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Effect of landscape features on the relationship between Ixodes ricinus ticks and their small mammal hosts
- Perez, Grégoire, Bastian, Suzanne, Agoulon, Albert, Bouju, Agnès, Durand, Axelle, Faille, Frédéric, Lebert, Isabelle, Rantier, Yann, Plantard, Olivier, Butet, Alain
- Parasites & vectors 2016 v.9 no.1 pp. 20
- Apodemus sylvaticus, Clethrionomys glareolus, Ixodes ricinus, agricultural land, autumn, climate, ecotones, emerging diseases, forests, habitats, hosts, land use change, landscapes, larvae, pathogens, small mammals, spring, tick-borne diseases, ticks, woodlands, France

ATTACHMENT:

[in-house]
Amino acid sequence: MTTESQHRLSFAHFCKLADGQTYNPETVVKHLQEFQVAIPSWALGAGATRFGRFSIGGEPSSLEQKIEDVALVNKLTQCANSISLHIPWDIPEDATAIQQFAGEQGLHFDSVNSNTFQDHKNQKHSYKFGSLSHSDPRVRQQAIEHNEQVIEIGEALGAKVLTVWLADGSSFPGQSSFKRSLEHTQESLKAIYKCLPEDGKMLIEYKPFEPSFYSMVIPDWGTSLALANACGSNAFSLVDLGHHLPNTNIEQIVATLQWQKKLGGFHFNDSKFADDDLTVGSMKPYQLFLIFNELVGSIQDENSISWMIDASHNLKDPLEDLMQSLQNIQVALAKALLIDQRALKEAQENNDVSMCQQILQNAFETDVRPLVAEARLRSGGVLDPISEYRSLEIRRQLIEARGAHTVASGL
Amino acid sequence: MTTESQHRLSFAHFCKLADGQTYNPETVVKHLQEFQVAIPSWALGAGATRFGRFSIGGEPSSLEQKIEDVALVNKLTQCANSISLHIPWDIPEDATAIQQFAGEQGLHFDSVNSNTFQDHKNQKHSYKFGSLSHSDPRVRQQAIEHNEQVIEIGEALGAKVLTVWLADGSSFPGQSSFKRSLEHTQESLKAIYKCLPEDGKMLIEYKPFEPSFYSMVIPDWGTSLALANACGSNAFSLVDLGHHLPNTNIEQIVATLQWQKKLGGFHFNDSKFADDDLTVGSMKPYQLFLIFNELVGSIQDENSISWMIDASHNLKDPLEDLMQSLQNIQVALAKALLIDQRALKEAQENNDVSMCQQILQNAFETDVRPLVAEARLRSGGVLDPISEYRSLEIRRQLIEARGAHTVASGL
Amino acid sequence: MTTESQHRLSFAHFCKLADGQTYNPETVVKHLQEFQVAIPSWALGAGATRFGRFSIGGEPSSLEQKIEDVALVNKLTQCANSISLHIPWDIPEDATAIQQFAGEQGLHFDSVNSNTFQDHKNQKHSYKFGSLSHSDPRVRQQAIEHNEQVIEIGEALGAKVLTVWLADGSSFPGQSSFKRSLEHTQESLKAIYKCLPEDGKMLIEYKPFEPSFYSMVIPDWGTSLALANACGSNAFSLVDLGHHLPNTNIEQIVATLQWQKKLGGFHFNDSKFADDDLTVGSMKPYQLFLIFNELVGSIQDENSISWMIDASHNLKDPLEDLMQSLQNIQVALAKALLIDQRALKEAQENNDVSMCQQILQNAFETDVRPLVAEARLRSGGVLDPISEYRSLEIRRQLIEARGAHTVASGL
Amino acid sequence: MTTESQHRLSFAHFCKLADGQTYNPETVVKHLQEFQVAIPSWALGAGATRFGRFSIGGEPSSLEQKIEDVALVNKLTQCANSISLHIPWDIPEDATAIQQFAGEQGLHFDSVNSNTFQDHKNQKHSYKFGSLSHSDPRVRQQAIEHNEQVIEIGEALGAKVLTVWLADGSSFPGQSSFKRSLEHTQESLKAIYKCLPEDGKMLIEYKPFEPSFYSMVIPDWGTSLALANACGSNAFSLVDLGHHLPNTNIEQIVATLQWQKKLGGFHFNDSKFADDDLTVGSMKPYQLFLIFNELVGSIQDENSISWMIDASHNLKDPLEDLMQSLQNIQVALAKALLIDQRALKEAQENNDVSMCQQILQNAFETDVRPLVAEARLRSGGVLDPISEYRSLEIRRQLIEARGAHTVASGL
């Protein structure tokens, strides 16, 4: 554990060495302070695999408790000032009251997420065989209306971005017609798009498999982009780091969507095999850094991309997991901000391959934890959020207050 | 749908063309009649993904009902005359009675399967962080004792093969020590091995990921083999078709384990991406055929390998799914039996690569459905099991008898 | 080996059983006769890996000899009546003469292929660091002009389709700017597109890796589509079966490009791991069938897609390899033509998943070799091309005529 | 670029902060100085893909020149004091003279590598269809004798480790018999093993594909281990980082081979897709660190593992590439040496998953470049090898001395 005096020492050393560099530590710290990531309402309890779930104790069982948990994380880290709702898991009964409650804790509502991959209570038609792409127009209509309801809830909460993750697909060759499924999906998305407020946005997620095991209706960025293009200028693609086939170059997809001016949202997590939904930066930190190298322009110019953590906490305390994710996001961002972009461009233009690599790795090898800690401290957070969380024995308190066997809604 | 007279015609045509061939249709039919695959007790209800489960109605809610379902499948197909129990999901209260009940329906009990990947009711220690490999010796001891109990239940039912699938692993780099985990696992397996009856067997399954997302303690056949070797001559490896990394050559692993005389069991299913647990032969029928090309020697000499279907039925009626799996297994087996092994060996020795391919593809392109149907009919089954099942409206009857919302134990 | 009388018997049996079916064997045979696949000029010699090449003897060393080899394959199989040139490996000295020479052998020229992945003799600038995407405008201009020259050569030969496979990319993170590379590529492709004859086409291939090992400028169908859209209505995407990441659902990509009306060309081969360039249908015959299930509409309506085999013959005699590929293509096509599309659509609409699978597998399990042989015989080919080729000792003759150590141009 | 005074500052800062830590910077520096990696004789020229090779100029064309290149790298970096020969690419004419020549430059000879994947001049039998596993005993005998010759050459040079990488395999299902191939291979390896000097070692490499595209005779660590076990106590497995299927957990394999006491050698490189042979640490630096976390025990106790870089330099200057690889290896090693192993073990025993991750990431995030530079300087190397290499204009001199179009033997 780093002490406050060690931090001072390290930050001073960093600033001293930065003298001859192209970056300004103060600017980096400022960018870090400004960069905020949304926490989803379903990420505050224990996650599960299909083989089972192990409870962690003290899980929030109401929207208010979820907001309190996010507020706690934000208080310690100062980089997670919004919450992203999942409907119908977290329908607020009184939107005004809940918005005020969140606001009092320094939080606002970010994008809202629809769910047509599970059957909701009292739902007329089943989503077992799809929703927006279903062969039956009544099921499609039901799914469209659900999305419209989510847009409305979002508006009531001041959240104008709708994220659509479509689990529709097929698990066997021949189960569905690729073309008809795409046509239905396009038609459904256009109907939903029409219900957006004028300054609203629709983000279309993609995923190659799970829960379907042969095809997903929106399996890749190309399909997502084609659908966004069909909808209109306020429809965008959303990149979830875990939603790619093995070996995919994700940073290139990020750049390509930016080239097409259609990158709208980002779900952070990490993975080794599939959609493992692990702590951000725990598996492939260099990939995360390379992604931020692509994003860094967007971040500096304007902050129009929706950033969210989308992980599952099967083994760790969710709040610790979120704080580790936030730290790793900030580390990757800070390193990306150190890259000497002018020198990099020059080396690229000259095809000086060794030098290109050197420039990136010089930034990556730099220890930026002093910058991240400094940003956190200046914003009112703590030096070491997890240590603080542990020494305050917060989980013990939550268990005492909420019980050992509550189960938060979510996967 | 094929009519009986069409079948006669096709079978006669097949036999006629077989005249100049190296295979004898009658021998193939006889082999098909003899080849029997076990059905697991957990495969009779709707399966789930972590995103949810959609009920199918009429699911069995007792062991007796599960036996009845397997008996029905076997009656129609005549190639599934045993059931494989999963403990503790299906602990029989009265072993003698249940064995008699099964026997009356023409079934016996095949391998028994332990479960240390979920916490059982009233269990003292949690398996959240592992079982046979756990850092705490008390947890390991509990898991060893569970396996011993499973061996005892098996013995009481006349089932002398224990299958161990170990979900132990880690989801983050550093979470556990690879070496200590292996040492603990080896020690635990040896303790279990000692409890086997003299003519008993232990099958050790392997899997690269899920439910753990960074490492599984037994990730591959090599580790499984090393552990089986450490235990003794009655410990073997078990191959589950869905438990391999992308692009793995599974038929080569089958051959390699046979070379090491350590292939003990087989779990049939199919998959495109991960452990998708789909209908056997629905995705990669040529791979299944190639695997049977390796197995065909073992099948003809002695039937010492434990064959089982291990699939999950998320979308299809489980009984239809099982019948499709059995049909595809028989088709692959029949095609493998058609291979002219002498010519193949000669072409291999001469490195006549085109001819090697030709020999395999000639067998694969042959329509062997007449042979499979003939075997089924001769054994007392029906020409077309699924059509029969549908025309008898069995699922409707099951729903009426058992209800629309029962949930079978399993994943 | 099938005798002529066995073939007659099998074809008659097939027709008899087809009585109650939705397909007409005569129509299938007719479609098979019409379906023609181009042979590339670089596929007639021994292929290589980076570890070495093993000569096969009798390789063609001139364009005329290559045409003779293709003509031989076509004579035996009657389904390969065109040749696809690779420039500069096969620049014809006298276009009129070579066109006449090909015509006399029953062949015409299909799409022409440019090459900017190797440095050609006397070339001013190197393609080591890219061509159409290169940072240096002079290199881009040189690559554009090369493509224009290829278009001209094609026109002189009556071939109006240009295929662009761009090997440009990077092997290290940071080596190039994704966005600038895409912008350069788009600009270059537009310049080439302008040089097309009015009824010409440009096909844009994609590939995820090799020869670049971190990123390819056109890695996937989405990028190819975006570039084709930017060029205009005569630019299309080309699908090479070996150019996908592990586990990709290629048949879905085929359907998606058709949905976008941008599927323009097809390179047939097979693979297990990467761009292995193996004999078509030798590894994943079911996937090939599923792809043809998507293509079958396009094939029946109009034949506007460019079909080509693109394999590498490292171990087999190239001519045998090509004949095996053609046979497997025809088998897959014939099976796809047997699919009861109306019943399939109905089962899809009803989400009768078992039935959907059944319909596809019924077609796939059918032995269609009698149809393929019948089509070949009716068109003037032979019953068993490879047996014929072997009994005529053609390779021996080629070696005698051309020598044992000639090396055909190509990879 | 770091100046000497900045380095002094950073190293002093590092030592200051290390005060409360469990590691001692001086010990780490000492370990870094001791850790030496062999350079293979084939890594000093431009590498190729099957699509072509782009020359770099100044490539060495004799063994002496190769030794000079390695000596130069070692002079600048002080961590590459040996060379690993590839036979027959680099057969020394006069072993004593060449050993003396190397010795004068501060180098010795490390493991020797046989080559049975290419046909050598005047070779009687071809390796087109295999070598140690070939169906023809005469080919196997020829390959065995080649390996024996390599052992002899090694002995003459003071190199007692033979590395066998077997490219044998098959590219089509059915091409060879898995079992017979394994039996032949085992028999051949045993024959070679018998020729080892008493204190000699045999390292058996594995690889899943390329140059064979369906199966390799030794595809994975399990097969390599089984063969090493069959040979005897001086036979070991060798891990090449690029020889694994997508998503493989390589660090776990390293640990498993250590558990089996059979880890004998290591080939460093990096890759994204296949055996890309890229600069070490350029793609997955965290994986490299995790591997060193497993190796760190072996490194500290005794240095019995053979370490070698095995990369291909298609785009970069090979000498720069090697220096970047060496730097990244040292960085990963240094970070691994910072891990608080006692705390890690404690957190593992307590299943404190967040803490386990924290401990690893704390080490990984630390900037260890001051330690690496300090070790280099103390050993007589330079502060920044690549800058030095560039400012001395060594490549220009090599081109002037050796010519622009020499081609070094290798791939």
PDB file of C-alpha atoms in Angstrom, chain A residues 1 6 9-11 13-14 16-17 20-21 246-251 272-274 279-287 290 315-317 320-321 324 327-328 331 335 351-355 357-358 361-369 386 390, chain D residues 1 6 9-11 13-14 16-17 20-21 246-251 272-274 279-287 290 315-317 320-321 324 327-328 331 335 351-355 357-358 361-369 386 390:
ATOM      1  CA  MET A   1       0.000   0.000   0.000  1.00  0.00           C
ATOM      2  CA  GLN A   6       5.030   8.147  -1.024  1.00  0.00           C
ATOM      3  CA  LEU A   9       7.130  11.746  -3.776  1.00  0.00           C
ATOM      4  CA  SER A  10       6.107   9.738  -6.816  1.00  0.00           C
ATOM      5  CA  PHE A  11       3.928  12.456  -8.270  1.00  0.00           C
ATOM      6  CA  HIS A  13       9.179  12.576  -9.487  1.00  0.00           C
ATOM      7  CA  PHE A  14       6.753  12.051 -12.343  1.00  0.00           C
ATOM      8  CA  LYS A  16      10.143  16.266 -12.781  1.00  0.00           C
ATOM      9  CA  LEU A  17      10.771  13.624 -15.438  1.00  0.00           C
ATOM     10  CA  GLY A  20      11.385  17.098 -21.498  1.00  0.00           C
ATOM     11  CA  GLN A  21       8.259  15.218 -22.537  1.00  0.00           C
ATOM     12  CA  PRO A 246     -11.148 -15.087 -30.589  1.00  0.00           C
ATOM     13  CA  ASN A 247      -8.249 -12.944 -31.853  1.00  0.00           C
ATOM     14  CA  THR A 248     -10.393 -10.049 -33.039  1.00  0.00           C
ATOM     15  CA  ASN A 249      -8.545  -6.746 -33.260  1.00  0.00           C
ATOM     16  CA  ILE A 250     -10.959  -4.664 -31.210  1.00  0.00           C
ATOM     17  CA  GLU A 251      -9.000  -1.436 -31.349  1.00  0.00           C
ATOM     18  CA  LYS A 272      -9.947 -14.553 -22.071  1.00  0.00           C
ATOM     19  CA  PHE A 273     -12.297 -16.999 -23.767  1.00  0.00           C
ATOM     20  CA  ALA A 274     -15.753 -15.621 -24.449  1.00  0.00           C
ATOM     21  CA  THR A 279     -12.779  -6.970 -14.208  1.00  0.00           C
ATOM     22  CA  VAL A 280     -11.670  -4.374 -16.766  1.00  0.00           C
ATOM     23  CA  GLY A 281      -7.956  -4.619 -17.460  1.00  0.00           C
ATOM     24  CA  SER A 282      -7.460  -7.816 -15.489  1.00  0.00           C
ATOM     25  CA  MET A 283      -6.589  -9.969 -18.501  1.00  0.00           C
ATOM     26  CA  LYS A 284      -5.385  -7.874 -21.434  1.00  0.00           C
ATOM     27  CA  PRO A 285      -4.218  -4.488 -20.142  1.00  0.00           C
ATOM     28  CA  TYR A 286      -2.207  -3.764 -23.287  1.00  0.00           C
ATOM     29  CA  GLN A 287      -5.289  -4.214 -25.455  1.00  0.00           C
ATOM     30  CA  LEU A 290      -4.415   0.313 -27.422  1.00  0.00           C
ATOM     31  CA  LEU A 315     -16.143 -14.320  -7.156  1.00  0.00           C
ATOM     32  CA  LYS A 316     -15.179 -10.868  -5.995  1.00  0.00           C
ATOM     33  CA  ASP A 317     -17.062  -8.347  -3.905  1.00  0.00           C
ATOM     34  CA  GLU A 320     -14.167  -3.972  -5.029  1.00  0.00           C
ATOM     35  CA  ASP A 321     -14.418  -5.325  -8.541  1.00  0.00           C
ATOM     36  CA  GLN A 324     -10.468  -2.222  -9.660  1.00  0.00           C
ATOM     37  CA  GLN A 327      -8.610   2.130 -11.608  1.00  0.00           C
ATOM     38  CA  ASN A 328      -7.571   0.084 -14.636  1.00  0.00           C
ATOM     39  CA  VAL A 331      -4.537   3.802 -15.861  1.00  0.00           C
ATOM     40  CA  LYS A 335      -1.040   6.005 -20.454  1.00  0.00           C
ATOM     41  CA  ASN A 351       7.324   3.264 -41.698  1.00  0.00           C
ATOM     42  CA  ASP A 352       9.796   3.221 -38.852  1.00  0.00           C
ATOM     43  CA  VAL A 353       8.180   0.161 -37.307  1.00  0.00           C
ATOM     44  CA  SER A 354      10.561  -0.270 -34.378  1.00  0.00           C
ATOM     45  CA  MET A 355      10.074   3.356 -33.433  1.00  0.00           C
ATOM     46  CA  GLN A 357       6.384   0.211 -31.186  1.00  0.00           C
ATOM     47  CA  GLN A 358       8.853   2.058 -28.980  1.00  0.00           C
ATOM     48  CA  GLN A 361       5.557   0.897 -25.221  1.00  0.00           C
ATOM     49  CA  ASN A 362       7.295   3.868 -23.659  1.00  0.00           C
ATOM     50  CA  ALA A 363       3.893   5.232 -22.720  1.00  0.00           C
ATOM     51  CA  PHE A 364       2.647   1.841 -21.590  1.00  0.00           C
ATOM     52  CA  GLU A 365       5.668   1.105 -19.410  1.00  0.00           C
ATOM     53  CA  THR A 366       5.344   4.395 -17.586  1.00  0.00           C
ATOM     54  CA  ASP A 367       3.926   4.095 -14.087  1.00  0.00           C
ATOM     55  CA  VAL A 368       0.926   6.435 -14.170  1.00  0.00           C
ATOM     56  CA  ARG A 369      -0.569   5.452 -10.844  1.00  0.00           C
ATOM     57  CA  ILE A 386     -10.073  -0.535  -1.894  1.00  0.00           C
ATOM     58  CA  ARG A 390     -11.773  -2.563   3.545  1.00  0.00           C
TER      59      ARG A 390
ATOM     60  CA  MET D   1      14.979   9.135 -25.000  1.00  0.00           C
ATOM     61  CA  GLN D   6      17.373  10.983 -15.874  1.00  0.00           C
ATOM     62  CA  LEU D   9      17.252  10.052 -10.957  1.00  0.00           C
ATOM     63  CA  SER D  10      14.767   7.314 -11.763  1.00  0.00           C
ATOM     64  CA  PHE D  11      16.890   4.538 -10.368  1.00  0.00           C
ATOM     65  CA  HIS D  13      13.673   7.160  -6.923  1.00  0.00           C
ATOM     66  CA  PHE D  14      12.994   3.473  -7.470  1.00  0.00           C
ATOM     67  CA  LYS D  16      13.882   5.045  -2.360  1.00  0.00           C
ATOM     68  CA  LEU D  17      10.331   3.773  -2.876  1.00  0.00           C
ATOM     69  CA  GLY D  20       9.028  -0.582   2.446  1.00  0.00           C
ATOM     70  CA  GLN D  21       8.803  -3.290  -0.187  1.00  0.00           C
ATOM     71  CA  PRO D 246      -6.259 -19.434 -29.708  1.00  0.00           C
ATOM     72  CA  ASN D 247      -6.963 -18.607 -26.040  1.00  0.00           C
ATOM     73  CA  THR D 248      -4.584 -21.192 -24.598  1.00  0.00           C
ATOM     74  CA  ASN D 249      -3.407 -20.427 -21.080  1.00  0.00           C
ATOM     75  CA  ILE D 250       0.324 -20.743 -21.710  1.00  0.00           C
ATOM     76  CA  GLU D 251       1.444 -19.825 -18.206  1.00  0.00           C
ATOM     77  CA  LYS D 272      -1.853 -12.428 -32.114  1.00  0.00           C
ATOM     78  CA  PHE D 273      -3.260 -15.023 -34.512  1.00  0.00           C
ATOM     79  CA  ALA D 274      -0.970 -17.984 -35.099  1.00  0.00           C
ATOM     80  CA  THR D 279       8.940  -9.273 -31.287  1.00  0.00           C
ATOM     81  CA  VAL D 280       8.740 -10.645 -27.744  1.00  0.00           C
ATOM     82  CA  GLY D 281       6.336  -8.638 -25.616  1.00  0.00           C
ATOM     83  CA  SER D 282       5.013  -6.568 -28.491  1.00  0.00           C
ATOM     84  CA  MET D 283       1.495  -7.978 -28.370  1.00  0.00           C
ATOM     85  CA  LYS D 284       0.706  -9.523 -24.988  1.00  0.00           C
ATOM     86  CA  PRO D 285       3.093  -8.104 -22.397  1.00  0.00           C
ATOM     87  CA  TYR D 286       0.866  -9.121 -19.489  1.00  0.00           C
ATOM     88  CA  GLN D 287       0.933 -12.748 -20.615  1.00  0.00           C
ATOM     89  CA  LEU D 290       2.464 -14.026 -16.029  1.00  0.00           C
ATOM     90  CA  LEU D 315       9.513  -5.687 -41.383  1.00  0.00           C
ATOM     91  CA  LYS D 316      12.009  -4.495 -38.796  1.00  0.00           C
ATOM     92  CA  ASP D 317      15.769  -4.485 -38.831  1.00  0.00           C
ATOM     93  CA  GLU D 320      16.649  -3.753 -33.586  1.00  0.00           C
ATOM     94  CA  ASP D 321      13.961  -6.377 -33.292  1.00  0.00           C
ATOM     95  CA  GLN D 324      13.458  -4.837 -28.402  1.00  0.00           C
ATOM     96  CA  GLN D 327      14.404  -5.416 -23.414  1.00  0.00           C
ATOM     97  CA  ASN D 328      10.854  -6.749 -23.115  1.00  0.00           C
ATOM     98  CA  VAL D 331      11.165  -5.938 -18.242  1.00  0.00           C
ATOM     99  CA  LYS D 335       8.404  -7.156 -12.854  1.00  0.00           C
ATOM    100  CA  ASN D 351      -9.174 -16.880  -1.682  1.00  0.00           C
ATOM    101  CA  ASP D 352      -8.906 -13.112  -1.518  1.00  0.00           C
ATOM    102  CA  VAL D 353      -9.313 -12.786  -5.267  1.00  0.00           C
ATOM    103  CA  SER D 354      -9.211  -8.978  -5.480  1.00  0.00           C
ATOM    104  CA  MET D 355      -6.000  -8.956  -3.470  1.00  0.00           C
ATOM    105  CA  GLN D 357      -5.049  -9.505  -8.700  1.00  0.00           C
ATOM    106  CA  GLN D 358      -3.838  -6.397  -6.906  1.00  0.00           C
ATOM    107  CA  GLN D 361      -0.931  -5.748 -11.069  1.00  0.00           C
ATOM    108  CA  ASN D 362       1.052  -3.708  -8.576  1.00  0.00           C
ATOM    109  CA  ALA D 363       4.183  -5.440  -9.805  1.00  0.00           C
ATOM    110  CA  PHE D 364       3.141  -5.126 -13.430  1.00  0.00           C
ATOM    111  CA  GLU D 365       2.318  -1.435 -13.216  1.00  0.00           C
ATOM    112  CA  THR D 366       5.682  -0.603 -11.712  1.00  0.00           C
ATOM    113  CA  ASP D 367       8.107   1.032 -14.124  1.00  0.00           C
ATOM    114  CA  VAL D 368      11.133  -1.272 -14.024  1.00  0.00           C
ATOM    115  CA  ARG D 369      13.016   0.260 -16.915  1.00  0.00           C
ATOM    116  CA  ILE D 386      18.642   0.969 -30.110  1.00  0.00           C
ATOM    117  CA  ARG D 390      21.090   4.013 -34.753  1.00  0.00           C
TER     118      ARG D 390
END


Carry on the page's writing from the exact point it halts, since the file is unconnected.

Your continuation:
- BACKGROUND: The consequences of land use changes are among the most cited causes of emerging infectious diseases because they can modify the ecology and transmission of pathogens. This is particularly true for vector-borne diseases which depend on abiotic (e.g. climate) and biotic conditions (i.e. hosts and vectors). In this study, we investigated how landscape features affect the abundances of small mammals and Ixodes ricinus ticks, and how they influence their relationship. METHODS: From 2012 to 2014, small mammals and questing I. ricinus ticks were sampled in spring and autumn in 24 sites located in agricultural and forest landscapes in Brittany, France. We tested the effects of landscape features (composition and configuration) on the abundances of small mammal species and immature ticks and their relationship. Additionally, we quantified the larval tick burden of small mammals in 2012 to better describe this relationship. RESULTS: The nymph abundance was positively influenced by the larval occurrence and the wood mouse Apodemus sylvaticus abundance the previous spring because they hosted tenfold more larvae than the bank vole Myodes glareolus. The bank vole abundance in spring and autumn had a negative and positive effect, respectively, on the nymph abundance. In agricultural landscapes, wood mice were positively influenced by woodland cover and woodland/hedgerow-grassland ecotone, whereas bank voles showed the opposite or non-significant responses to these landscape variables. The woodland cover had a positive effect on immature ticks. CONCLUSION: The landscape configuration, likely by affecting the landscape connectivity, influences the small mammal communities in permanent habitats. Our study showed that the wood mouse, due to its dominance and to its tolerance to ticks, feeds a substantial proportion of larvae. The acquired resistance to ticks in the bank vole can reduce its role as a trophic resource over time. The nymph abundance seems indirectly influenced by landscape features via their effects on the small mammal community. To enhance our understanding of the epidemiology of tick-borne diseases within landscapes, further studies will integrate data on pathogen prevalence and investigate explicitly the effect of landscape connectivity on host-vector-pathogen systems.